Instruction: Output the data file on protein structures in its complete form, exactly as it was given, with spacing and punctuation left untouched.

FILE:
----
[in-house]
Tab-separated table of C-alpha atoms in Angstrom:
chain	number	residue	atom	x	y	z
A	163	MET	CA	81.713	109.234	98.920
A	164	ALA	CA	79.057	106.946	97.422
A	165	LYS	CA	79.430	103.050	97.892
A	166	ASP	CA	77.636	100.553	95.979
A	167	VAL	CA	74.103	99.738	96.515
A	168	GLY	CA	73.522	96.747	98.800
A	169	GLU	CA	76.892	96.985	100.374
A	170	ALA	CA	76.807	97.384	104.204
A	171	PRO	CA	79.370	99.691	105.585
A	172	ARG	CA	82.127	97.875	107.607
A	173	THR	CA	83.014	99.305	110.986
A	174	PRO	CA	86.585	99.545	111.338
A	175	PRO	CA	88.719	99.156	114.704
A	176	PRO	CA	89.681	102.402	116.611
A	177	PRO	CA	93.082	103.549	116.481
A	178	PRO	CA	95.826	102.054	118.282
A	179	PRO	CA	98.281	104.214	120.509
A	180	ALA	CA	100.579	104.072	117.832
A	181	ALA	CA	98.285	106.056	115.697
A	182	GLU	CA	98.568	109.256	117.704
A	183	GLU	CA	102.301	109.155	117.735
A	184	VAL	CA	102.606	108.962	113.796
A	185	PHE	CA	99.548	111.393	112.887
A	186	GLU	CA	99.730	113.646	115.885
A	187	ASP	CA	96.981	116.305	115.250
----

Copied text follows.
[in-house]
Tab-separated table of C-alpha atoms in Angstrom:
chain	number	residue	atom	x	y	z
A	163	MET	CA	81.713	109.234	98.920
A	164	ALA	CA	79.057	106.946	97.422
A	165	LYS	CA	79.430	103.050	97.892
A	166	ASP	CA	77.636	100.553	95.979
A	167	VAL	CA	74.103	99.738	96.515
A	168	GLY	CA	73.522	96.747	98.800
A	169	GLU	CA	76.892	96.985	100.374
A	170	ALA	CA	76.807	97.384	104.204
A	171	PRO	CA	79.370	99.691	105.585
A	172	ARG	CA	82.127	97.875	107.607
A	173	THR	CA	83.014	99.305	110.986
A	174	PRO	CA	86.585	99.545	111.338
A	175	PRO	CA	88.719	99.156	114.704
A	176	PRO	CA	89.681	102.402	116.611
A	177	PRO	CA	93.082	103.549	116.481
A	178	PRO	CA	95.826	102.054	118.282
A	179	PRO	CA	98.281	104.214	120.509
A	180	ALA	CA	100.579	104.072	117.832
A	181	ALA	CA	98.285	106.056	115.697
A	182	GLU	CA	98.568	109.256	117.704
A	183	GLU	CA	102.301	109.155	117.735
A	184	VAL	CA	102.606	108.962	113.796
A	185	PHE	CA	99.548	111.393	112.887
A	186	GLU	CA	99.730	113.646	115.885
A	187	ASP	CA	96.981	116.305	115.250